This is the clear direction taken also by the federal government in its updated Hydrogen Strategy3, which revolves around four sectors and four pillars. Industry, transportation, buildings and power generation are the four sectors identified as having potential for using hydrogen and its derivates as a decarbonisation lever, with the former two having the strongest use case. Across these target sectors, the Hydrogen Strategy is built up around four pillars:

  • Pillar 1: Positioning Belgium as an import and transit hub for renewable molecules
  • Pillar 2: Expanding Belgium’s leadership in hydrogen technology
  • Pillar 3: Creating a robust hydrogen market
  • Pillar 4: Investing in cooperation

The Hydrogen Strategy recognises the limited potential for domestic green hydrogen production on the one hand, and the varying potential of the different use cases across economic sectors on the other. It therefore takes a pragmatic approach that is focused on import, transport over longer distances and use cases requiring the specific characteristics of H2 and derived molecules, in particular the (petro)chemical industry.

Click here for further information on the current thinking on use cases in Belgium.


China's hydrogen industry has gained increasing attention from the government in recent years in light of the proven benefits of hydrogen energy. The Chinese government has identified the hydrogen industry as a priority area to achieve energy transition and carbon neutrality.

Various strategies and plans have been issued to promote the development of the hydrogen industry, including the monumental Medium and Long-term Plan for the Development of Hydrogen Energy Industry (2021-2035) (the “2021-2035 Plan”) released in March 2022, which identifies hydrogen energy as a significant part of China's future national energy system. Specific attention is paid to use cases in transportation, industrial usage, power and buildings sectors. The 2021-2035 Plan sets targets for China's hydrogen energy industry in three phases: (1) first phase (by 2025): a relatively comprehensive institution and policy environment shall be established, accompanied with innovation capacity improved, core technologies obtained, and a preliminary supply chain and industrial system established, (2) second phase (by 2030): a relatively comprehensive technology innovation system and green hydrogen production and supply system with a reasonable industry layout shall be formed, and (3) third phase (by 2035): a hydrogen energy industry system covering multiple use cases shall be established, and the proportion of green hydrogen in end-use energy consumption shall be significantly increased.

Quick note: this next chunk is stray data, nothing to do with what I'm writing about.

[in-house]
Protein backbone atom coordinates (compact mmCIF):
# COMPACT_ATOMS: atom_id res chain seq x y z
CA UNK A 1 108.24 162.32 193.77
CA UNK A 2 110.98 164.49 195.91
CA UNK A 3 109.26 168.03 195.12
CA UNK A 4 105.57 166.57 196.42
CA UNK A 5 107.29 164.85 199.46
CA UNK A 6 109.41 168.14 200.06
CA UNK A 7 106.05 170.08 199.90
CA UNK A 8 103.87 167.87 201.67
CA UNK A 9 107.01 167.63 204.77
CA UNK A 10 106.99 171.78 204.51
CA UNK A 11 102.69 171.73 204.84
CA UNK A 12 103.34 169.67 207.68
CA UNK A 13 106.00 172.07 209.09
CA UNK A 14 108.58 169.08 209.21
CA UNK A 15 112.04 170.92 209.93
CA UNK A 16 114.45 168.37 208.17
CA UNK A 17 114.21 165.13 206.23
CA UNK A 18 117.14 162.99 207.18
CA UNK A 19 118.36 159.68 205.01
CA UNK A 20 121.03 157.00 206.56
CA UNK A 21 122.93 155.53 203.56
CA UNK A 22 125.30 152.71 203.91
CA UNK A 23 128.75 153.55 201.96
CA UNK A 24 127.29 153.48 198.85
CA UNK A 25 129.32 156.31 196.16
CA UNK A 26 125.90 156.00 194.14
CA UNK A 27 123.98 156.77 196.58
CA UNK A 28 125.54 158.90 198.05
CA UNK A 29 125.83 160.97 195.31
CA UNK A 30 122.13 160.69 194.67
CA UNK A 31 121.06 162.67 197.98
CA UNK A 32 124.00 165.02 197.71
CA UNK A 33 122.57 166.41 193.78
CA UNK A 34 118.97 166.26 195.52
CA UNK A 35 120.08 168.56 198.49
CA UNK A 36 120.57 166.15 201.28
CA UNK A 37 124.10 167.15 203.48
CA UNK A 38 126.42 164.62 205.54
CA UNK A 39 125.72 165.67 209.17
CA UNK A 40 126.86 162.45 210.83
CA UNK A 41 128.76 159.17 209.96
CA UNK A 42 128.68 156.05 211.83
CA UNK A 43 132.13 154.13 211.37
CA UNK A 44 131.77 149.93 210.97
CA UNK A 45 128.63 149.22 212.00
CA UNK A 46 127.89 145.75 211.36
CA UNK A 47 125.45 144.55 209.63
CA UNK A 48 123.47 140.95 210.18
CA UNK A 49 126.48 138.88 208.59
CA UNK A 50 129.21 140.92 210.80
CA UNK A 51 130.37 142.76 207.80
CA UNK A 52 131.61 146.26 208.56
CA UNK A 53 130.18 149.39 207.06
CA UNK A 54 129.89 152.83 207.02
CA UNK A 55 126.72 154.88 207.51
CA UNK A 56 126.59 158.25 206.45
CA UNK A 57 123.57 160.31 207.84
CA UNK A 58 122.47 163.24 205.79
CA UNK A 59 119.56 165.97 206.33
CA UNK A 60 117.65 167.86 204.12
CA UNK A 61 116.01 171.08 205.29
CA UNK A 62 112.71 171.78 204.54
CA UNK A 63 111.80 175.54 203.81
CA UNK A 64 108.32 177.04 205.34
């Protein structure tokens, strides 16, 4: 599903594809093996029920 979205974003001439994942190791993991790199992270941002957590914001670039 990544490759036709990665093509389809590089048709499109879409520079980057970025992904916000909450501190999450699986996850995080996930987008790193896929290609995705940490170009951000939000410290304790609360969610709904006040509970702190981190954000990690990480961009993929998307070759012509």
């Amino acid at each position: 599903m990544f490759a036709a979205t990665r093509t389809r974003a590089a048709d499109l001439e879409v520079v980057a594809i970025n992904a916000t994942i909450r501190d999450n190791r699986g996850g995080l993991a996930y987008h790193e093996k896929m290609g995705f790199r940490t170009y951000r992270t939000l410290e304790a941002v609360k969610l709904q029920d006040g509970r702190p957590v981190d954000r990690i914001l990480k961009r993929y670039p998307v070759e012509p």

Echoing the 2021-2035 Plan, China Petroleum & Chemical Corporation (“Sinopec”), one of China’s oil giants, initiated its medium- and long-term development strategy for hydrogen energy in September 2022, aiming to build itself into a leading hydrogen energy company in China and worldwide. According to the strategy, Sinopec will focus on hydrogen energy transportation and green hydrogen refining areas.


Seeking to achieve the wide-scale deployment of clean hydrogen in Europe across different sectors is a key priority for the European Commission and one of the main deliverables of the European Green Deal to reach climate neutrality by 2050.

In 2020, the European Commission published its hydrogen strategy for a climate neutral Europe (COM/2020/301 final), its Energy System Integration Strategy (COM/2020/299 final) and launched a European Clean Hydrogen Alliance which it has since underpinned with various policy and legislative measures. 

It became clear from the Commission’s hydrogen strategy that there is a general preference for “green” hydrogen from renewable sources, low-carbon hydrogen (such as “blue hydrogen” from fossil fuel sources using carbon capture and usage/storage (CCU/S) technologies or “pink” hydrogen produced with nuclear electricity) is likely to play a role in the foreseeable future – at least during the phase of market ramp-up.

The Commission considers that the two main markets for hydrogen end-user demand will lie in industrial applications (e.g. replacing carbon-intensive hydrogen in refineries, the production of ammonia and methanol and replacing fossil fuels in steel making) and transport (in particular for heavy duty vehicles where electrification is more difficult). It should be borne in mind that “hydrogen” is often referred to what in fact, are hydrogen derivates and products, like ammonia, ethanol, methanol and different types of e-fuels.

The Commission’s hydrogen strategy was certainly ambitious, aiming for the production of up to ten million tonnes of green hydrogen and 40GW of electrolyser capacity within Europe by 2030 (with one million tonnes of green hydrogen and 6GW of electrolyser capacity by 2024). It, however, did not have a special focus on importing hydrogen products. 

This changed with the gas security crisis triggered by the Russian invasion into Ukraine. In May 2022 the Commission published its REPowerEU Plan (COM(2022) 230 final) accompanied by a staff working paper (SWD/2022/230 final) for a hydrogen accelerator setting a target of 10 Mt of domestic renewable hydrogen production and 10 Mt of renewable hydrogen imports by 2030. Accordingly, installed electrolyser capacity was set to rise from 44MW to 65 MW in 2030 compared to previous planning. 

Regarding the different sectors, the general targets of the strategies are translated into sector specific targets, e.g. through a revision of the Renewable Energy Directive (RED II to RED III), as part of an extensive legislative package called “Fit for 55” (Ff55) from 2021 which were partly adjusted with the RepowerEU targets during the legislative process. For example: